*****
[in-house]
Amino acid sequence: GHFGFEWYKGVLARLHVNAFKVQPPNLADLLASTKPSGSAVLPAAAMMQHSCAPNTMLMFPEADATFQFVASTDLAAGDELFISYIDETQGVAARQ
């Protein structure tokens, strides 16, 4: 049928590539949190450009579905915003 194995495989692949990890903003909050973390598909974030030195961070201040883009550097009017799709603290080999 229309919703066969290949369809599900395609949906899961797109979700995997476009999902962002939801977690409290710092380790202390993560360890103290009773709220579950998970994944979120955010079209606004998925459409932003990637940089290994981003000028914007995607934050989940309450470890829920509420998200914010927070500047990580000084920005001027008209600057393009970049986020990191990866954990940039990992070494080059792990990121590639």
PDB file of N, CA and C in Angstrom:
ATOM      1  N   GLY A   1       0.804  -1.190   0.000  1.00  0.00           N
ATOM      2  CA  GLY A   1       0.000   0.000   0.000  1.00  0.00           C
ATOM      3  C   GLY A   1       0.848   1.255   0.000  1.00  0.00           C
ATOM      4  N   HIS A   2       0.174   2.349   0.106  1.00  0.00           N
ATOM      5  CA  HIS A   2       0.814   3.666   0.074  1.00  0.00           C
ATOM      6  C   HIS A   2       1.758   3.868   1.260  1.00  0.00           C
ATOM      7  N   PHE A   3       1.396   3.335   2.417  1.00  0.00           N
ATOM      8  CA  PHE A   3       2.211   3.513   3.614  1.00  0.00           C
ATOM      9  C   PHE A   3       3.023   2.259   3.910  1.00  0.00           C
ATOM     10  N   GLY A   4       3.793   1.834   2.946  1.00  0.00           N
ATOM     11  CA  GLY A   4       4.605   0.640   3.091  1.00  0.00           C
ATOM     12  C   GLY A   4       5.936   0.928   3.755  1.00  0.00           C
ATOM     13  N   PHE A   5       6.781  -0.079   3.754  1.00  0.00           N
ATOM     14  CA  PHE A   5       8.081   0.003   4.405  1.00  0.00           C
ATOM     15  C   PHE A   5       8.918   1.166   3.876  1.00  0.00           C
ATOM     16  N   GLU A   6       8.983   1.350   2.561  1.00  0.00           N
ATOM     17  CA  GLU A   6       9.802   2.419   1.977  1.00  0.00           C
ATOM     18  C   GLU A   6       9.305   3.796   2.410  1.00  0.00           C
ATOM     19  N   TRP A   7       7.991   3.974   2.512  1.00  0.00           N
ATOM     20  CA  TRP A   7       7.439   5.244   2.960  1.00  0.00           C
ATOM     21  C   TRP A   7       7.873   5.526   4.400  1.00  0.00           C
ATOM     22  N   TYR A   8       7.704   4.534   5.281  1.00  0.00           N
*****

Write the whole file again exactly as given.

[in-house]
Amino acid sequence: GHFGFEWYKGVLARLHVNAFKVQPPNLADLLASTKPSGSAVLPAAAMMQHSCAPNTMLMFPEADATFQFVASTDLAAGDELFISYIDETQGVAARQ
């Protein structure tokens, strides 16, 4: 049928590539949190450009579905915003 194995495989692949990890903003909050973390598909974030030195961070201040883009550097009017799709603290080999 229309919703066969290949369809599900395609949906899961797109979700995997476009999902962002939801977690409290710092380790202390993560360890103290009773709220579950998970994944979120955010079209606004998925459409932003990637940089290994981003000028914007995607934050989940309450470890829920509420998200914010927070500047990580000084920005001027008209600057393009970049986020990191990866954990940039990992070494080059792990990121590639």
PDB file of N, CA and C in Angstrom:
ATOM      1  N   GLY A   1       0.804  -1.190   0.000  1.00  0.00           N
ATOM      2  CA  GLY A   1       0.000   0.000   0.000  1.00  0.00           C
ATOM      3  C   GLY A   1       0.848   1.255   0.000  1.00  0.00           C
ATOM      4  N   HIS A   2       0.174   2.349   0.106  1.00  0.00           N
ATOM      5  CA  HIS A   2       0.814   3.666   0.074  1.00  0.00           C
ATOM      6  C   HIS A   2       1.758   3.868   1.260  1.00  0.00           C
ATOM      7  N   PHE A   3       1.396   3.335   2.417  1.00  0.00           N
ATOM      8  CA  PHE A   3       2.211   3.513   3.614  1.00  0.00           C
ATOM      9  C   PHE A   3       3.023   2.259   3.910  1.00  0.00           C
ATOM     10  N   GLY A   4       3.793   1.834   2.946  1.00  0.00           N
ATOM     11  CA  GLY A   4       4.605   0.640   3.091  1.00  0.00           C
ATOM     12  C   GLY A   4       5.936   0.928   3.755  1.00  0.00           C
ATOM     13  N   PHE A   5       6.781  -0.079   3.754  1.00  0.00           N
ATOM     14  CA  PHE A   5       8.081   0.003   4.405  1.00  0.00           C
ATOM     15  C   PHE A   5       8.918   1.166   3.876  1.00  0.00           C
ATOM     16  N   GLU A   6       8.983   1.350   2.561  1.00  0.00           N
ATOM     17  CA  GLU A   6       9.802   2.419   1.977  1.00  0.00           C
ATOM     18  C   GLU A   6       9.305   3.796   2.410  1.00  0.00           C
ATOM     19  N   TRP A   7       7.991   3.974   2.512  1.00  0.00           N
ATOM     20  CA  TRP A   7       7.439   5.244   2.960  1.00  0.00           C
ATOM     21  C   TRP A   7       7.873   5.526   4.400  1.00  0.00           C
ATOM     22  N   TYR A   8       7.704   4.534   5.281  1.00  0.00           N